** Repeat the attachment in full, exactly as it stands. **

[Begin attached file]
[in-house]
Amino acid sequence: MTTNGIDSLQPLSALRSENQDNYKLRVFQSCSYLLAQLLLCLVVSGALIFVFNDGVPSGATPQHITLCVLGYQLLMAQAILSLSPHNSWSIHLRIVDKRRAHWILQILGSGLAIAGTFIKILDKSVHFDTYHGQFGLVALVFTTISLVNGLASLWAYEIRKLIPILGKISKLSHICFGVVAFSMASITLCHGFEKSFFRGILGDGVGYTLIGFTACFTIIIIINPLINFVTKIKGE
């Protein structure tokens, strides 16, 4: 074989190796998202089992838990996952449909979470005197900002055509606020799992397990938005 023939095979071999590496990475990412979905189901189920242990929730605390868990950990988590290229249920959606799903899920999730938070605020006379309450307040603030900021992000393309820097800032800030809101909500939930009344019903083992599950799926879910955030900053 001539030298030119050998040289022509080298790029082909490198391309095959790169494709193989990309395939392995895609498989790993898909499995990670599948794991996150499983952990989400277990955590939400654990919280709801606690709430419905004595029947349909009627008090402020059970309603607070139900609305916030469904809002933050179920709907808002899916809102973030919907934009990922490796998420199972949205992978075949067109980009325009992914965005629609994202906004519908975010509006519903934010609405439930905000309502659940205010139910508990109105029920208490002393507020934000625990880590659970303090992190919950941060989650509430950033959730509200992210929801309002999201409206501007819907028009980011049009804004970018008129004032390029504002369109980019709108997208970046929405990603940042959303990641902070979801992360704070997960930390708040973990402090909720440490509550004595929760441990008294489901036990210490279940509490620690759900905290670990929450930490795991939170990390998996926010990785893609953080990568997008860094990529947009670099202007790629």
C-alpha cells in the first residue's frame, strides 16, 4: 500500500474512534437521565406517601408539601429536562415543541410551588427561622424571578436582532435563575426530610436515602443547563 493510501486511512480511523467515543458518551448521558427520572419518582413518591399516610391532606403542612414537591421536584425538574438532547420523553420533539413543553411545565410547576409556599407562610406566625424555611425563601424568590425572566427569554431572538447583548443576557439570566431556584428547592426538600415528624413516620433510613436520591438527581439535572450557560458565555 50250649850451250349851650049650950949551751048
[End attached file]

[in-house]
Amino acid sequence: MTTNGIDSLQPLSALRSENQDNYKLRVFQSCSYLLAQLLLCLVVSGALIFVFNDGVPSGATPQHITLCVLGYQLLMAQAILSLSPHNSWSIHLRIVDKRRAHWILQILGSGLAIAGTFIKILDKSVHFDTYHGQFGLVALVFTTISLVNGLASLWAYEIRKLIPILGKISKLSHICFGVVAFSMASITLCHGFEKSFFRGILGDGVGYTLIGFTACFTIIIIINPLINFVTKIKGE
């Protein structure tokens, strides 16, 4: 074989190796998202089992838990996952449909979470005197900002055509606020799992397990938005 023939095979071999590496990475990412979905189901189920242990929730605390868990950990988590290229249920959606799903899920999730938070605020006379309450307040603030900021992000393309820097800032800030809101909500939930009344019903083992599950799926879910955030900053 001539030298030119050998040289022509080298790029082909490198391309095959790169494709193989990309395939392995895609498989790993898909499995990670599948794991996150499983952990989400277990955590939400654990919280709801606690709430419905004595029947349909009627008090402020059970309603607070139900609305916030469904809002933050179920709907808002899916809102973030919907934009990922490796998420199972949205992978075949067109980009325009992914965005629609994202906004519908975010509006519903934010609405439930905000309502659940205010139910508990109105029920208490002393507020934000625990880590659970303090992190919950941060989650509430950033959730509200992210929801309002999201409206501007819907028009980011049009804004970018008129004032390029504002369109980019709108997208970046929405990603940042959303990641902070979801992360704070997960930390708040973990402090909720440490509550004595929760441990008294489901036990210490279940509490620690759900905290670990929450930490795991939170990390998996926010990785893609953080990568997008860094990529947009670099202007790629």
C-alpha cells in the first residue's frame, strides 16, 4: 500500500474512534437521565406517601408539601429536562415543541410551588427561622424571578436582532435563575426530610436515602443547563 493510501486511512480511523467515543458518551448521558427520572419518582413518591399516610391532606403542612414537591421536584425538574438532547420523553420533539413543553411545565410547576409556599407562610406566625424555611425563601424568590425572566427569554431572538447583548443576557439570566431556584428547592426538600415528624413516620433510613436520591438527581439535572450557560458565555 50250649850451250349851650049650950949551751048